The most common and recognizable goldfish variety is the standard comet goldfish. These long body goldfish come in a variety of white, brown, gold, and red colorations and grow very large very quickly.
Very similar to the comet goldfish is the Shubunkin goldfish. They have the same long body as a comet, but their fins are longer and display a calico coloration with a mix of black, red, white, and blue pigments.
Also known as "painted goldfish," Sarasa goldfish closely resemble the kohaku koi with vibrant red and white patterns. The Sarasa goldfish has a long body and fins, making them an appropriate species for both indoor and outdoor aquatic systems.
Starting with the fancy goldfish varieties is the fantail goldfish. This variety has been bred to have a double tail, fused along the dorsal edge. The fantail has a medium to short body profile, giving it some swimming difficulties.
Oranda Goldfish have a double tail like the fantail goldfish, but also they are known for their wen on top of their heads. This is a benign growth of the skin tissue that can overgrow with improper diet and wonky genetics. An overgrown wen requires trimming by your veterinarian.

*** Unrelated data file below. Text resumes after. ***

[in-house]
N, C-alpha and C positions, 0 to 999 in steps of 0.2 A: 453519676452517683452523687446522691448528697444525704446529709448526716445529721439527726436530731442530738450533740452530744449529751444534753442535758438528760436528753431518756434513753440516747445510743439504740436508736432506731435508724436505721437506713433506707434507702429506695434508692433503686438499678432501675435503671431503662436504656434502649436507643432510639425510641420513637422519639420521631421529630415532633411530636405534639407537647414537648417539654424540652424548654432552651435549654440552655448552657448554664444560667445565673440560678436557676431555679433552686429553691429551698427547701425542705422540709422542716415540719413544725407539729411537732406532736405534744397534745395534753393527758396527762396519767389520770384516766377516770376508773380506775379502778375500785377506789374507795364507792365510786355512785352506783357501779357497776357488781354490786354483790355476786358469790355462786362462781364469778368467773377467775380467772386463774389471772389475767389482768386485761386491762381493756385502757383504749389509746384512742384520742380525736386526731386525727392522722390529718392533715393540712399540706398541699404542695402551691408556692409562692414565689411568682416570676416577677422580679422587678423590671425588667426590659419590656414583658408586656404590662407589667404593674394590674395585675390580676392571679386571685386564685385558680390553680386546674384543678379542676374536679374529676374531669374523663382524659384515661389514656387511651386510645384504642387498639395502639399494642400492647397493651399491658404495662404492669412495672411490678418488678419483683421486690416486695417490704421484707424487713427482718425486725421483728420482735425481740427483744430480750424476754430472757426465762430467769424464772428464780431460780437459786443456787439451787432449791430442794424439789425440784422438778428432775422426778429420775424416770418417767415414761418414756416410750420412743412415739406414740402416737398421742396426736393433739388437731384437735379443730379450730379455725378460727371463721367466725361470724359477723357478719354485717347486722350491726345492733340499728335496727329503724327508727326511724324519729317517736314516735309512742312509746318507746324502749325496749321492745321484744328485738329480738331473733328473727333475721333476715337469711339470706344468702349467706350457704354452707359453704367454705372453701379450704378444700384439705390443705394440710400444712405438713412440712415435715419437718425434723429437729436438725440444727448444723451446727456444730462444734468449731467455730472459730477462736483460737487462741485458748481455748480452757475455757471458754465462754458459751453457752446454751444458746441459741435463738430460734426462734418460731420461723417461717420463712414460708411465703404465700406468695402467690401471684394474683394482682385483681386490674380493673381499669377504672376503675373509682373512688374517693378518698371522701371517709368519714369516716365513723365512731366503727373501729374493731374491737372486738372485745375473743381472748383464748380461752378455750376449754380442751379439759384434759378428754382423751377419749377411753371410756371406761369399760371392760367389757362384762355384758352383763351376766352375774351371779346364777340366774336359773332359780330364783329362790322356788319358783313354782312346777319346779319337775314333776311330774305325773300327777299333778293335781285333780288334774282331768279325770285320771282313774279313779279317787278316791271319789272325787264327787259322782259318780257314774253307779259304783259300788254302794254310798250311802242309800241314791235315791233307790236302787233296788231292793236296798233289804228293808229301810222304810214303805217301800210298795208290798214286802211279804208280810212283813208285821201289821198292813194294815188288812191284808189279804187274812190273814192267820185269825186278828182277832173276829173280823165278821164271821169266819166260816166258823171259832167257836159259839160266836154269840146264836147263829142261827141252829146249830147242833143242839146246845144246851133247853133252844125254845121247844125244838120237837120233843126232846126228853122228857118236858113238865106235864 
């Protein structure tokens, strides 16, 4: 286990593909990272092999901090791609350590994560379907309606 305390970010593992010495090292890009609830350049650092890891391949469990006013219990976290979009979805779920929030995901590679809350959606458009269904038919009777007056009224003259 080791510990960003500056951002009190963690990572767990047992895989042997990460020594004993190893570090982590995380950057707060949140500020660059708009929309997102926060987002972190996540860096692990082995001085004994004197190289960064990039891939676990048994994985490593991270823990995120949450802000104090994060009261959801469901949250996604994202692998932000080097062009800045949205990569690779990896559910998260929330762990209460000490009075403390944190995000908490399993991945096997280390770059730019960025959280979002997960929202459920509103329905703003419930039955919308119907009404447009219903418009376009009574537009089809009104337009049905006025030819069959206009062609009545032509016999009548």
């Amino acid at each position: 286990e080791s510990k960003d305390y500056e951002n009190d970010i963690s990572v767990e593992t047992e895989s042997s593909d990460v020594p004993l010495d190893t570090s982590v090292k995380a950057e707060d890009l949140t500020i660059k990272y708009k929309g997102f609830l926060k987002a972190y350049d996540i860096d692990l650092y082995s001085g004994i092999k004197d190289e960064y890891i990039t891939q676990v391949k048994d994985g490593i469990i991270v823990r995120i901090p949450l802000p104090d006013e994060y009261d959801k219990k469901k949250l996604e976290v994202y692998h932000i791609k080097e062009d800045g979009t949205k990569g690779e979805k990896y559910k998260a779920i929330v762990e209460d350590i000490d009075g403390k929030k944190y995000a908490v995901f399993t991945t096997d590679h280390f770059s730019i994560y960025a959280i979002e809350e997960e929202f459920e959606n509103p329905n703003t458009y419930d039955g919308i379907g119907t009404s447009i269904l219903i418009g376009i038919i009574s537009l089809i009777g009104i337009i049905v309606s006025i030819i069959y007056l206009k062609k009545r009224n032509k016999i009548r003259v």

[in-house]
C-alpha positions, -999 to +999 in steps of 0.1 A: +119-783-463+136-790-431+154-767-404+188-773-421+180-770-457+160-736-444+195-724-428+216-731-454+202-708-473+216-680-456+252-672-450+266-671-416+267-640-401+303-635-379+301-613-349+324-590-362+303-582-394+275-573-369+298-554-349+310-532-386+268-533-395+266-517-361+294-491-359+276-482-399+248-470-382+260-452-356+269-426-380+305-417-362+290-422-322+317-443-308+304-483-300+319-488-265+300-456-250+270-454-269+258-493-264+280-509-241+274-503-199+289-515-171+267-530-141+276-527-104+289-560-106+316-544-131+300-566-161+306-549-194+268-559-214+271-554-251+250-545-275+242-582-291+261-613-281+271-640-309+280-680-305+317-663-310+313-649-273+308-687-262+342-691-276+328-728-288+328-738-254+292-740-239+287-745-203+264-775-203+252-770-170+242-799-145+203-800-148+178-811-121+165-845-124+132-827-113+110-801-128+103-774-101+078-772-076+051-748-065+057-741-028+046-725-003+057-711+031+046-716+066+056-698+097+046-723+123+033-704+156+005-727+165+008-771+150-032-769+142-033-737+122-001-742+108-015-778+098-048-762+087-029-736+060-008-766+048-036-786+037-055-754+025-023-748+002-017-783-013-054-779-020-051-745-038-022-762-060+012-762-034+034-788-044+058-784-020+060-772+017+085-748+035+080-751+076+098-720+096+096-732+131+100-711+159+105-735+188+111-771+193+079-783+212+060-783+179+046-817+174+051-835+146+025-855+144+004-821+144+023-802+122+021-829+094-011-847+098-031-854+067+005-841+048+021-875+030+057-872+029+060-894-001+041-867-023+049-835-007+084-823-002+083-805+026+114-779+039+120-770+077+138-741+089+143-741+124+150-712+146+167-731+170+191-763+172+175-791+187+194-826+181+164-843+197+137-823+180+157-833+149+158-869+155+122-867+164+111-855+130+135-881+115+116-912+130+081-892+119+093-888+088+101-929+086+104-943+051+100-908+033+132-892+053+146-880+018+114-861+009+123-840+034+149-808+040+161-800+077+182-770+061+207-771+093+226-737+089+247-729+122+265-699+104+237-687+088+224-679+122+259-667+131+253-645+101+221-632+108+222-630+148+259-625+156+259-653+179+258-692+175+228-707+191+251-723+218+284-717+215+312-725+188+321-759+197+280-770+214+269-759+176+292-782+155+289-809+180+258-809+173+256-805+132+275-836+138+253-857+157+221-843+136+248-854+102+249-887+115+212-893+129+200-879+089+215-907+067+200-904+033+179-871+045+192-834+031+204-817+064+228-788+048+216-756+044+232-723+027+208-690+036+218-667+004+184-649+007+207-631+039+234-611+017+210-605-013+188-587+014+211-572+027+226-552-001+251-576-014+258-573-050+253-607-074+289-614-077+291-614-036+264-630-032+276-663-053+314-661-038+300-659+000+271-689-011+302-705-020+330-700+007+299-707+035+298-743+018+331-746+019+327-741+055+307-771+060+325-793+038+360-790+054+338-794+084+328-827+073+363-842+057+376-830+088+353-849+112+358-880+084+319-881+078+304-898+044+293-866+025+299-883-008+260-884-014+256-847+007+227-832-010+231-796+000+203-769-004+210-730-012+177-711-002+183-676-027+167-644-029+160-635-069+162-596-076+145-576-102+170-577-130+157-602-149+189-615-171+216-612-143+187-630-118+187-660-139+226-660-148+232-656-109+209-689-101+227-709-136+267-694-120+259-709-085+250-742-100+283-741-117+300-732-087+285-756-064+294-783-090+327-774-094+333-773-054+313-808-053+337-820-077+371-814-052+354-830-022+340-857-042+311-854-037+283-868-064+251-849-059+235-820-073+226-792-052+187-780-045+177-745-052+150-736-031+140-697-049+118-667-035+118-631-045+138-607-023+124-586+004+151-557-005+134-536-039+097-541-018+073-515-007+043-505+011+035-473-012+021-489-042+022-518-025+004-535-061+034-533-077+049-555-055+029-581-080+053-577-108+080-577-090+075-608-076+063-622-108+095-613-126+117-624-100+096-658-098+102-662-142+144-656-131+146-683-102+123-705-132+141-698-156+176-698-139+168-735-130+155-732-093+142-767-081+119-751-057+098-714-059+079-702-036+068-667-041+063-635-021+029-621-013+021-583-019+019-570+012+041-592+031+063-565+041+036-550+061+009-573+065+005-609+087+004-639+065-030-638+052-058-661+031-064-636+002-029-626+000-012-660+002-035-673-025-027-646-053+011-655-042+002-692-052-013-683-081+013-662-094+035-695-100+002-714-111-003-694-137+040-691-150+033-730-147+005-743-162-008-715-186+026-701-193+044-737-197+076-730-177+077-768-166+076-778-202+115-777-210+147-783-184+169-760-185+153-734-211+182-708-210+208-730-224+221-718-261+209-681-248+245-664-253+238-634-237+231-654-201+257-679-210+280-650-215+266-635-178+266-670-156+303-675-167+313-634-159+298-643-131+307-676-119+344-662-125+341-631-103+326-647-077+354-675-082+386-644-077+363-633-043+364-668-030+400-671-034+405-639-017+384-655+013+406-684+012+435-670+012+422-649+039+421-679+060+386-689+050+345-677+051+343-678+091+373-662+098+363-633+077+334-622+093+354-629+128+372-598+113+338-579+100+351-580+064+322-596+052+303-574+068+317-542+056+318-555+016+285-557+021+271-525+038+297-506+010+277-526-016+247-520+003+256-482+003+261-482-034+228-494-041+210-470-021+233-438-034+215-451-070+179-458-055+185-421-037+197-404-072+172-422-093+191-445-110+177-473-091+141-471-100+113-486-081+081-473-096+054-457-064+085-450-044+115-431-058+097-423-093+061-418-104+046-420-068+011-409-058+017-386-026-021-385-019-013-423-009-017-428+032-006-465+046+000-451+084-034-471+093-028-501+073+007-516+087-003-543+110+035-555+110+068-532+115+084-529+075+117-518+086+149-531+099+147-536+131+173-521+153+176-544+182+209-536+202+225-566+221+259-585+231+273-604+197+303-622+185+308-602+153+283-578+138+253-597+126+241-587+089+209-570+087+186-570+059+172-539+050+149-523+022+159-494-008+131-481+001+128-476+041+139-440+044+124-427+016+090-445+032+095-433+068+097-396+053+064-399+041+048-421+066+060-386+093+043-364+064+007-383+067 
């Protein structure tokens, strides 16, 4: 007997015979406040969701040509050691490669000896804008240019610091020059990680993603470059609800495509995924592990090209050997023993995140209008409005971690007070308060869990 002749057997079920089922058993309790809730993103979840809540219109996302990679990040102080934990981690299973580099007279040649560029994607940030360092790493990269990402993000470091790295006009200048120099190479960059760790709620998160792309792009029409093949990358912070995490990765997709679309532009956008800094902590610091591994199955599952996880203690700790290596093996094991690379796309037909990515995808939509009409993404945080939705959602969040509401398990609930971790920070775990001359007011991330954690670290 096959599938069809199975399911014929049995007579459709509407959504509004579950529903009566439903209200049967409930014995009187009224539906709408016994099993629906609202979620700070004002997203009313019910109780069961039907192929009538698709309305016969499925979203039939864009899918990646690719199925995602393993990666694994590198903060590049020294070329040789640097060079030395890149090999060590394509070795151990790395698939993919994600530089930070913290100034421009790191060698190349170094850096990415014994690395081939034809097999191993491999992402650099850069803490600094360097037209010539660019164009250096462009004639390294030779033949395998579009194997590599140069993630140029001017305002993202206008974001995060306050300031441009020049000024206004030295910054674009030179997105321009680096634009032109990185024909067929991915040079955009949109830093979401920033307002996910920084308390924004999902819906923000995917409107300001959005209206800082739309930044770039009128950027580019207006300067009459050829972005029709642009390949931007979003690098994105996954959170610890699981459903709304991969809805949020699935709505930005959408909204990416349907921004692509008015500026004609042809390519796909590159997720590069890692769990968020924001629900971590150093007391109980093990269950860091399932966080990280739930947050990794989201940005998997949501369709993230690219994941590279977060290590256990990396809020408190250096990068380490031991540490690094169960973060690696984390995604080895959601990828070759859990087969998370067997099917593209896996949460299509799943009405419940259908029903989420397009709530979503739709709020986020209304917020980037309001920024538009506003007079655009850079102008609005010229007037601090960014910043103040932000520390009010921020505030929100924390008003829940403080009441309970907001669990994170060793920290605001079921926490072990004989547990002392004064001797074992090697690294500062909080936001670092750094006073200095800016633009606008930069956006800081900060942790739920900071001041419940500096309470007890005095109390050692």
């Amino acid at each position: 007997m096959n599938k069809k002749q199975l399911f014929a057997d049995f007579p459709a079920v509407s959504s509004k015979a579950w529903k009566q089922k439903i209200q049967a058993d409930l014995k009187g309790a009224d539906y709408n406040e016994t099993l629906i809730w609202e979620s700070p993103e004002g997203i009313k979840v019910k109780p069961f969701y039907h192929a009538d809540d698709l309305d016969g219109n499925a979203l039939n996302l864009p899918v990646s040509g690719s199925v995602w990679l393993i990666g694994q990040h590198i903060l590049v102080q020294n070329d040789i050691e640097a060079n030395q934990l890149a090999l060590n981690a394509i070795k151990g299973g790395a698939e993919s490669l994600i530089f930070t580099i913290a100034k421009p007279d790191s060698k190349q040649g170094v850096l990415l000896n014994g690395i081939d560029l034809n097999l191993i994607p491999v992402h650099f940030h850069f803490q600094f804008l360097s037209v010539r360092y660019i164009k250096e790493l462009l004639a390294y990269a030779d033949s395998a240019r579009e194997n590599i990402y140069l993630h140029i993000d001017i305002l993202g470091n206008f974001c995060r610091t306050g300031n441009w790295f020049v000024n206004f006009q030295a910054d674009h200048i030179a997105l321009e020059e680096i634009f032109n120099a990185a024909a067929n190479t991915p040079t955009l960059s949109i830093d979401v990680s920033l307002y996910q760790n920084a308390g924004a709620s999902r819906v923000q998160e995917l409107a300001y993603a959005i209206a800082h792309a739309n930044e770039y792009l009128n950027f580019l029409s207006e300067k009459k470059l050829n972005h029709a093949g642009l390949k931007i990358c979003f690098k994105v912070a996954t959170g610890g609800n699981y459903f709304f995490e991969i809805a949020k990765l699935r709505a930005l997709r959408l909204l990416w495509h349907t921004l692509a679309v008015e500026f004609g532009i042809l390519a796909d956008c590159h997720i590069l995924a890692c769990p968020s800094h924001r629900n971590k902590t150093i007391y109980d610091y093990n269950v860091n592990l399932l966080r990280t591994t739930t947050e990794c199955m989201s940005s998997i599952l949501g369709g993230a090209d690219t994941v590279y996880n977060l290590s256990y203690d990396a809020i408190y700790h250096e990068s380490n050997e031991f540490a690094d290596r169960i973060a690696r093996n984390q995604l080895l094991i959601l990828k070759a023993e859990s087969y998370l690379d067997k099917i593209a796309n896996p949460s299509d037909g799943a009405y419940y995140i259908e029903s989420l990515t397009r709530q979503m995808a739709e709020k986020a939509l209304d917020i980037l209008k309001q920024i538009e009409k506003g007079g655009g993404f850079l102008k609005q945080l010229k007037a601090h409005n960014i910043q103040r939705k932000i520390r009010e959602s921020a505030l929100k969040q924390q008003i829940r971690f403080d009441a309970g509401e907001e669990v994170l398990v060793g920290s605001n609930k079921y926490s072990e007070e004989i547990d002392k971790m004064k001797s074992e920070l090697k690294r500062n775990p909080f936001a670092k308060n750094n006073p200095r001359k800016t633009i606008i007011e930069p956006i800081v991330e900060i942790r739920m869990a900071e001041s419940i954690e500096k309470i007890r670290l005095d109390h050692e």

Ryukin goldfish are distinguished by their very short body and protruding hump behind their heads. This variety comes in red, black, white, or a combination of colors, but they are very poor swimmers, so your aquarium can be smaller in order to accommodate their lack of vigorous motion.
Ranchu goldfish have round, hunched bodies and lack a dorsal fin. Their tail peduncle points downward, making it difficult to swim for long periods, so smaller tanks are appropriate for these fish. Your Ranchu may or may not have a partial wen on his head, cheeks or operculum (gill cover).
Very similar to a golf ball with fins, the pearlscale goldfish has a severely shortened, rounded body with raised scales that have the appearance of tiny pearls. They may have a remnant of a wen on their head and come in a wide variety of colors.
The black or red Moor goldfish, also known as the telescope eye goldfish, are known for their short bodies and protruding eyeballs. Given their presentation, these fish do not see very well, so they take a little bit longer to eat and are prone to cuts and tears on their delicate eye conjunctiva.